Science Publishing

This will be my last post on Bench Marks as I am leaving CSHL Press for a new opportunity at Oxford University Press. I’ve had a good 10 year run at Cold Spring Harbor and leave with warm memories and a much greater understanding of the world of publishing.

Bench Marks will live on though, and there are plans to do all sorts of interesting things with the blog, so stay tuned. Maria Smit will now be taking over as the managing editor of Cold Spring Harbor Protocols and will be continuing to keep this blog updated with news of new techniques and interesting articles.

Thanks to all who have read this blog and the readers and authors who have made Cold Spring Harbor Protocols into such a huge success. I’ll still be around at my other blogging gig at The Scholarly Kitchen so look for me there.

If you’ve visited Cold Spring Harbor Protocols in the last 12 hours or so, you may have noticed that things look a little different. Welcome to Phase 1 of our re-design.

CSH Protocols was originally designed as a database, but over time, our readers and authors made it clear to us that their needs would be better served if it became more journal-like. For an author, publishing a peer-reviewed, PubMed indexed paper offers better rewards than contributing to a database. For readers who are used to digging information out of the published literature, a journal offers better findability. And so, we’ve redesigned the site to bring it into line with Cold Spring Harbor Laboratory Press’ other journal offerings.

The site still offers the same functionality, but now the navigation is greatly improved. The new design also allows us to start experimenting with widgets, adding further functionality. The next step will be migrating to our host, Highwire Press’ new H2O platform, which will allow for even further functionality to be built in (coming in the near future).

So take a look around, maybe you’ll find some things you haven’t found before. And stay tuned for future developments.

The other blog where I write, The Scholarly Kitchen, has been nominated for a Webby, a fairly prestigious award in the online world. Since the winner is determined by the voting public, and since we’re up against some seriously stiff competition (including the NY Times and Wall Street Journal), your help would be greatly appreciated. You can vote for us here. Voting does require you to complete a short registration process. You can only vote once per email address. Voting ends April 29th, and results will be announced May 4th (a visual tutorial on how to vote can be found here).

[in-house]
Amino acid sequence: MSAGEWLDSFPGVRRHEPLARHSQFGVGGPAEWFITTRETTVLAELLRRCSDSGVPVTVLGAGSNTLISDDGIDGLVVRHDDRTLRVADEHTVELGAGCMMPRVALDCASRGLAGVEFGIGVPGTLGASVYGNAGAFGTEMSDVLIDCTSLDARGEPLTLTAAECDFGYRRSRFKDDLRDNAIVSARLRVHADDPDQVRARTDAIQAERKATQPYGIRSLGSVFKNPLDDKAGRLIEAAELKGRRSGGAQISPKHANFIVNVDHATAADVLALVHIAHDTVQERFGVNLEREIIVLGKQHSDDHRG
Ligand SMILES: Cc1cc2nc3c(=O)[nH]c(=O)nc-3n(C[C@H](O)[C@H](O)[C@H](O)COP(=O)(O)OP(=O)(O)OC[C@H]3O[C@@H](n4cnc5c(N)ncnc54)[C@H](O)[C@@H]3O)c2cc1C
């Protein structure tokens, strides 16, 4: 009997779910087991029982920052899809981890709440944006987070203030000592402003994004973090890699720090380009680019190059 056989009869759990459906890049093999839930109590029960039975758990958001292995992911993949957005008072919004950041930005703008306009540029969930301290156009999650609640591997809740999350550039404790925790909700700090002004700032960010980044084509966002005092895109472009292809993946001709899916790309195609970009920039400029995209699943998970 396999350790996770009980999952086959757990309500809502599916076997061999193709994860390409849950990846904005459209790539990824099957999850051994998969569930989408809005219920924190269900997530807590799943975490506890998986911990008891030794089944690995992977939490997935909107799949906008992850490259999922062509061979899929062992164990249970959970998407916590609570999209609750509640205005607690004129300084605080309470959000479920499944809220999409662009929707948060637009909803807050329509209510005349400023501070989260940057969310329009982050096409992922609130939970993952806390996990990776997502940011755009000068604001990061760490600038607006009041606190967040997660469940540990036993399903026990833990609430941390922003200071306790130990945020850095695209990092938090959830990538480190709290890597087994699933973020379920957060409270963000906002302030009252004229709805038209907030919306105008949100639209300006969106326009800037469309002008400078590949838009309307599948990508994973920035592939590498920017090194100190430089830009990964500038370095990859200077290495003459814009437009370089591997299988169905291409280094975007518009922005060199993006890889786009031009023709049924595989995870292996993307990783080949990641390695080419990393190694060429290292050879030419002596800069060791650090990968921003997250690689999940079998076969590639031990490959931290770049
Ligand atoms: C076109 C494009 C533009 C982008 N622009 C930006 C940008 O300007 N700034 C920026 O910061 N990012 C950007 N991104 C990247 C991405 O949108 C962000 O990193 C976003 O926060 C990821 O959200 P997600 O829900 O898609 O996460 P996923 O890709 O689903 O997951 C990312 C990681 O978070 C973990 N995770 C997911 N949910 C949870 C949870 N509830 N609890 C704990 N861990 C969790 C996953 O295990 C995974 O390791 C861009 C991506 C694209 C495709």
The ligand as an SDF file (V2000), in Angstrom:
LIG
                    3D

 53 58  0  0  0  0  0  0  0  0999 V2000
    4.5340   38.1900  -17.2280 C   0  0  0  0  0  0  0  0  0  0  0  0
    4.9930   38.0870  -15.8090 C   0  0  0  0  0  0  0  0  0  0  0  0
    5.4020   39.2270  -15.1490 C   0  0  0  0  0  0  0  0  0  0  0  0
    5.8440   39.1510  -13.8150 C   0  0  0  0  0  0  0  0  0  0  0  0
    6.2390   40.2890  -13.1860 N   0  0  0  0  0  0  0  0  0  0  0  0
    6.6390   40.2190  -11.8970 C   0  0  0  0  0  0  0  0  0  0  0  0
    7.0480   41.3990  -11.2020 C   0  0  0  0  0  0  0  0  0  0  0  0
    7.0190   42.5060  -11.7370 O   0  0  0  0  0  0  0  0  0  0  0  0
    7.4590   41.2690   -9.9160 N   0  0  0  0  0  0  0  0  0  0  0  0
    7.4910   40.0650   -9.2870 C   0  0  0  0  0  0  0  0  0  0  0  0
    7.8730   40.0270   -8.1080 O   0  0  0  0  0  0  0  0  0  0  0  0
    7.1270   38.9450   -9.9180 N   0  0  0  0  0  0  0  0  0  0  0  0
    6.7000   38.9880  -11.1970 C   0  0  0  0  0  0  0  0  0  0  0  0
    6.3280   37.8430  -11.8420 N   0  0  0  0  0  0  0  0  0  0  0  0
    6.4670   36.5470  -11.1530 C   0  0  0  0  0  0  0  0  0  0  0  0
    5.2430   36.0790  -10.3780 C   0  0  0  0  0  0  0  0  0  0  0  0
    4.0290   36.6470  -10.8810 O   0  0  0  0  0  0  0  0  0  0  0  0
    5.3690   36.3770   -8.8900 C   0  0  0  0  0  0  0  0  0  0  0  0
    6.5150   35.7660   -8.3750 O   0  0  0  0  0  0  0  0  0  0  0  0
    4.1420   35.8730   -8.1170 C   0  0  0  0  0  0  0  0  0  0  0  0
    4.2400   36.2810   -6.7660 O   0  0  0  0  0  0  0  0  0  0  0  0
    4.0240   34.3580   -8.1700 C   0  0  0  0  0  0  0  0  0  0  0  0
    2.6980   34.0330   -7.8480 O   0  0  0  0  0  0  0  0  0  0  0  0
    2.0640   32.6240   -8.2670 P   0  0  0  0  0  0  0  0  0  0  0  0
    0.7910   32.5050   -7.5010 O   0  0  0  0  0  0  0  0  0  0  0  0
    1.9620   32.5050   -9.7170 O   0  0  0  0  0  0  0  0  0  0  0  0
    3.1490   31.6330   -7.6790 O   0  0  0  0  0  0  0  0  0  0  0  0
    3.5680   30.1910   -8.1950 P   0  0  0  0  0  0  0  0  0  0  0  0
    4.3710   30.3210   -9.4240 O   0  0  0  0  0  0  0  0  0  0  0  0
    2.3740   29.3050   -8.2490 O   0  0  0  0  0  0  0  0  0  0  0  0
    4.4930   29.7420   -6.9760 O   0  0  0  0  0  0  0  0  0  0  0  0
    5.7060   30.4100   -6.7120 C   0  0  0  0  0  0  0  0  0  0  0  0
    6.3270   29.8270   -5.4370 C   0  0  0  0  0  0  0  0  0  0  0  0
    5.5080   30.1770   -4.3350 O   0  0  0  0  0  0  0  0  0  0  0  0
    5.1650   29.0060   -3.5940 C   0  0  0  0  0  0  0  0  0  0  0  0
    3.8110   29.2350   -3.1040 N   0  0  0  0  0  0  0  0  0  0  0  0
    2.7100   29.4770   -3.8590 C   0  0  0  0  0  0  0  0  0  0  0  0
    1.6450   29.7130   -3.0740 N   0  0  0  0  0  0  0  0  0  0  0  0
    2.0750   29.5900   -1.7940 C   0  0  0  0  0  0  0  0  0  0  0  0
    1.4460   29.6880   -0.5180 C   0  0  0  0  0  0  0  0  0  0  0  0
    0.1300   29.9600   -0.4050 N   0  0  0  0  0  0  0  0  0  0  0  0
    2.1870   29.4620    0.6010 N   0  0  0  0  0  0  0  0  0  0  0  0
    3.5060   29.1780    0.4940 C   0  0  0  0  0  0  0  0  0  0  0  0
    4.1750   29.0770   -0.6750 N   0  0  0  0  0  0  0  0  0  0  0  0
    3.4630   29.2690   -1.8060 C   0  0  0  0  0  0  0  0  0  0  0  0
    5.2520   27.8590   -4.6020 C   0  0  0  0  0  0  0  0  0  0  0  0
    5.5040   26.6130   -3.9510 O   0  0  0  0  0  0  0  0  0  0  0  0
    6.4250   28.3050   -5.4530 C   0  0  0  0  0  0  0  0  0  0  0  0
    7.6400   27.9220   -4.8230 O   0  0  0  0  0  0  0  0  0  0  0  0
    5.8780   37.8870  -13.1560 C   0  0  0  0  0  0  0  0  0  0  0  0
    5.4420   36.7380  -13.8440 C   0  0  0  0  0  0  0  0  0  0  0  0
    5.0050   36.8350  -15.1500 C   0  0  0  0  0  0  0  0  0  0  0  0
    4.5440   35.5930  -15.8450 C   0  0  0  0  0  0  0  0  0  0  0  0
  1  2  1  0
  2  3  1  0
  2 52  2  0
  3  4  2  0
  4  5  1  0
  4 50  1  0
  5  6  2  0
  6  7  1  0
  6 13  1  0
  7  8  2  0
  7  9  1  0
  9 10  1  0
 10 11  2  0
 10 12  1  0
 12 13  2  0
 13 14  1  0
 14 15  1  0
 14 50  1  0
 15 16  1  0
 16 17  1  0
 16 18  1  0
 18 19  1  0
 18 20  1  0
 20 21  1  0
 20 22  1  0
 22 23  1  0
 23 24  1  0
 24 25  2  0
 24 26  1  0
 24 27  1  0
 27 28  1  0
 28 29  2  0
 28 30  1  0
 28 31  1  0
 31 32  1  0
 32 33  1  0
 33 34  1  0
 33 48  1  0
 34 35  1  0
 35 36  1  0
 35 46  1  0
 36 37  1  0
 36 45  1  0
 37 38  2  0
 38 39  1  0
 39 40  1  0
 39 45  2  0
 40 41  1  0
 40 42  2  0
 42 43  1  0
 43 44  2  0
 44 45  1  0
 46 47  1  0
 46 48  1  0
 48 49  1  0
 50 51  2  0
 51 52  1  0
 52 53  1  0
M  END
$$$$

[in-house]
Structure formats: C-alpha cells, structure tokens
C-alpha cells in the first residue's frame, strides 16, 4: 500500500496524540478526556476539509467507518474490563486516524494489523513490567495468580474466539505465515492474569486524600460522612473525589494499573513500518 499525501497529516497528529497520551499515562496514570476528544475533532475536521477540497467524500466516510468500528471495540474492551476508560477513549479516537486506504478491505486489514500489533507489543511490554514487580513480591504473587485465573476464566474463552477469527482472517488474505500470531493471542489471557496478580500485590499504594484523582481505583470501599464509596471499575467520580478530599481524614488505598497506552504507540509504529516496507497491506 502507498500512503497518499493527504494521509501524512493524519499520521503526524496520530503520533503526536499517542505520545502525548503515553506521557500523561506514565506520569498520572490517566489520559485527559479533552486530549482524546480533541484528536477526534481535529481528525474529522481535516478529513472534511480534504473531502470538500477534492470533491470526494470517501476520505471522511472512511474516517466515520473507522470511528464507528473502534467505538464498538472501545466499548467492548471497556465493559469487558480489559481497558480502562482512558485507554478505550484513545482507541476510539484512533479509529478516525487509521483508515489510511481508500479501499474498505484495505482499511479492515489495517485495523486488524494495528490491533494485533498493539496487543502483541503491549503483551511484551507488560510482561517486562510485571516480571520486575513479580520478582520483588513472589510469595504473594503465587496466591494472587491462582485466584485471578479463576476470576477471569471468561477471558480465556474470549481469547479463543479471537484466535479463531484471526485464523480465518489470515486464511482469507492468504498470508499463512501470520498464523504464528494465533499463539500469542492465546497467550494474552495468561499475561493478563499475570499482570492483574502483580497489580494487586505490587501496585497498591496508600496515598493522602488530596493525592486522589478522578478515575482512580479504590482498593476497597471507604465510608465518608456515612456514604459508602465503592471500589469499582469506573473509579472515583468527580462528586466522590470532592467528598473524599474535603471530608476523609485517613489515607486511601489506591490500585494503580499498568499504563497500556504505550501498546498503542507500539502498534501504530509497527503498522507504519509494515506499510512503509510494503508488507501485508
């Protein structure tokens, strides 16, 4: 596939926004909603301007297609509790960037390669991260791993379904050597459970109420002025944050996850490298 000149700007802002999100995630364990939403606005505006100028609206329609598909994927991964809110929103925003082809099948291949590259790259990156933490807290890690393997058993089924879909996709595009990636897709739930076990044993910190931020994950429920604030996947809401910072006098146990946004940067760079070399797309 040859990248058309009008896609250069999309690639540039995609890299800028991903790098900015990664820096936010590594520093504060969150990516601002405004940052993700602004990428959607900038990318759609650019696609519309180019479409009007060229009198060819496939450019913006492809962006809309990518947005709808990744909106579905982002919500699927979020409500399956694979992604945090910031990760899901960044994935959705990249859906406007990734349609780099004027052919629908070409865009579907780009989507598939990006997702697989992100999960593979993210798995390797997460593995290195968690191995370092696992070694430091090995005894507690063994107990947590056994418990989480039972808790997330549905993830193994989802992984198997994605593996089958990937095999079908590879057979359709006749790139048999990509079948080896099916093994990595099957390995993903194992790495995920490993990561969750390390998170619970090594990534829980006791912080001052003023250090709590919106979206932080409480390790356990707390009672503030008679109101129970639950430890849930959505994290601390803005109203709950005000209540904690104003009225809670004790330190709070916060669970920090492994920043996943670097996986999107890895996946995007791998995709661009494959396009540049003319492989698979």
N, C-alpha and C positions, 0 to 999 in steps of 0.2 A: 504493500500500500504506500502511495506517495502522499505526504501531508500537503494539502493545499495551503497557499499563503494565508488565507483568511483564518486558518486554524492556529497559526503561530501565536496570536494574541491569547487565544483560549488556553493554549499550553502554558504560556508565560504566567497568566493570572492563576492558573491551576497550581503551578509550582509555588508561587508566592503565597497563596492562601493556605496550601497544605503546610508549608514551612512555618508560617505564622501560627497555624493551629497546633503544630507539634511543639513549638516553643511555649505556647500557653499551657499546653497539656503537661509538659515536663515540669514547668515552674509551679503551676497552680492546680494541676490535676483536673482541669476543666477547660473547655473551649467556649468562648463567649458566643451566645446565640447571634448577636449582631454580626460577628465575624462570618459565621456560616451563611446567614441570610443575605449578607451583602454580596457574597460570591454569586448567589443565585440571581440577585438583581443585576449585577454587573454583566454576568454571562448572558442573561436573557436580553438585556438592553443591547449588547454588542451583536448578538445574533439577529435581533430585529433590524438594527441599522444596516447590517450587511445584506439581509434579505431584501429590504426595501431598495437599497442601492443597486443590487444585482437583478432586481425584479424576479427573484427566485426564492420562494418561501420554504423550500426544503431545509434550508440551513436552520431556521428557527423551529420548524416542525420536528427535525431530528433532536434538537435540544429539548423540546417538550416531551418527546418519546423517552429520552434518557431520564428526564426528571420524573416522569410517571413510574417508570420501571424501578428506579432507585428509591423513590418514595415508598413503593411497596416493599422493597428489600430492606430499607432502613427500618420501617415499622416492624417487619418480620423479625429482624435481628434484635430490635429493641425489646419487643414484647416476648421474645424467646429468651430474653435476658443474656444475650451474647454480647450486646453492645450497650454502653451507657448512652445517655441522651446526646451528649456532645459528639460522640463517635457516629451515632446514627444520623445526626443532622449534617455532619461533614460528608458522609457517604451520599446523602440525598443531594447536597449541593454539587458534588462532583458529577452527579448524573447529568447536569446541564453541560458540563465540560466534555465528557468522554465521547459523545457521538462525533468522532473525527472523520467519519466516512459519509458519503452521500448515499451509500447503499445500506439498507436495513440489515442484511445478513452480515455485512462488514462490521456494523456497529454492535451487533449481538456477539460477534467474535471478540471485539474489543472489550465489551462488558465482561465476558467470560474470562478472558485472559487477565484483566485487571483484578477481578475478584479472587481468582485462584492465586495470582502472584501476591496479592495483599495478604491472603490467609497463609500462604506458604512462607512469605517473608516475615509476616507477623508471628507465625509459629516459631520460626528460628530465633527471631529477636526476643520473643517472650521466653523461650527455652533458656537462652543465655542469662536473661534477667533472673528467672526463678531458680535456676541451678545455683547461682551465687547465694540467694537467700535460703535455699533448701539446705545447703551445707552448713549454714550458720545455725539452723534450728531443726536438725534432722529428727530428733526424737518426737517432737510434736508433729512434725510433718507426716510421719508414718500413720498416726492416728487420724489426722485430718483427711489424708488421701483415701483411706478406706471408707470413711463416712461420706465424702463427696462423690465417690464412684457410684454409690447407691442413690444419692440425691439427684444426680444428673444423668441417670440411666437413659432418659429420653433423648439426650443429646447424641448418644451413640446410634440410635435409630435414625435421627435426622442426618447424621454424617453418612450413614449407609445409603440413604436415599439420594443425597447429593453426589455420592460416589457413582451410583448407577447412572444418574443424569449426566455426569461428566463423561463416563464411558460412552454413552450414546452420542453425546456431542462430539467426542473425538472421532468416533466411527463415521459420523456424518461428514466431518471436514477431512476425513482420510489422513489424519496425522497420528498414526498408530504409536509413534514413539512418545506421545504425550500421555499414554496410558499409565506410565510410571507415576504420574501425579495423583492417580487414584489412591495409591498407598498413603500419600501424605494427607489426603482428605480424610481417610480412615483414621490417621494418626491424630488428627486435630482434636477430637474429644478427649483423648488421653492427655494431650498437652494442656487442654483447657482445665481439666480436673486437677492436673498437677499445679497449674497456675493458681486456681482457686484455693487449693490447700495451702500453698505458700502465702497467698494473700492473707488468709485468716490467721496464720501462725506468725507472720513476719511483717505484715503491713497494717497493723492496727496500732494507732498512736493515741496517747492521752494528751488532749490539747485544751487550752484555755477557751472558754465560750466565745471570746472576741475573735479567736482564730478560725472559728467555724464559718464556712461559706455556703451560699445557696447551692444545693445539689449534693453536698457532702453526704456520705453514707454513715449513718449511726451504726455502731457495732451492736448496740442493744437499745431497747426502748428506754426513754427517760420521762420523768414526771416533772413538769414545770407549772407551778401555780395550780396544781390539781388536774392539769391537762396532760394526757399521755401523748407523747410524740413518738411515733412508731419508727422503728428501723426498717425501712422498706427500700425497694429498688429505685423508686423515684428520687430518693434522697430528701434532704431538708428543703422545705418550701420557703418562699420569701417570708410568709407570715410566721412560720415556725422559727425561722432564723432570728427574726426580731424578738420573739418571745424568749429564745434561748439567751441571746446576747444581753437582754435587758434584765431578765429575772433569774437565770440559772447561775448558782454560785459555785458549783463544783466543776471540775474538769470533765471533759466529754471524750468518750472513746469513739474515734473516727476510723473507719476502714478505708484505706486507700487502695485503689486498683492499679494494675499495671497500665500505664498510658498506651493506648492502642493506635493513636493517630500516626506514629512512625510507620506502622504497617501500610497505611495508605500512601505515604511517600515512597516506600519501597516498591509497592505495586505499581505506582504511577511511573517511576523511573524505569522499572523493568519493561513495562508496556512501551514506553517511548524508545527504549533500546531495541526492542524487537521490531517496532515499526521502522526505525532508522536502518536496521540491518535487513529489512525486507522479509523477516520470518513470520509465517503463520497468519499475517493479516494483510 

From the Society for Scholarly Publishing:

On behalf of the SSP leadership, we are very proud that our community has generated a vehicle as widely recognized and effective as the Scholarly Kitchen. Now, we have an opportunity to increase the awareness of the SSP, the Scholarly Kitchen, and scholarly publishing in general.

Thanks in advance for your help!

The National Library of Medicine (NLM) has informed us that Cold Spring Harbor Protocols has been selected to be indexed and included in MEDLINE, and that our articles will now be included and searchable using PubMed. We’re very pleased to share this announcement as it should make it easier for readers to find the high quality protocols our authors have contributed since the journal’s inception. I’m not sure how long the indexing process takes, but look for us to start turning up in your search results in the near future.

Inclusion in PubMed is another great reason to publish your methods papers with us. As a reminder to all, CSH Protocols is a peer-reviewed journal with no page charges, and we offer authors a royalty based on the usage of their articles. A high level of editorial support is available for authors and we’re happy to work with you to turn your innovative laboratory procedures into a useful community resource. Instructions for authors can be found here.

I’ve recently written two pieces on scientists and social networks over at my other blogging gig, and thought they might be of interest to readers here:

Scientists Still Not Joining Social Networks


NIH Funds a Social Network for Scientists–Is It Likely to Succeed?

Time to catch up on some interesting links:

The End Of Free
Last week’s posting at the Scholarly Kitchen, discussing the idea of using free content as a marketing tool, and how some uses are reaching the end of their usefulness. I have a new blog entry there that will be out on Monday discussing Microsoft’s Bing and Google’s Wave.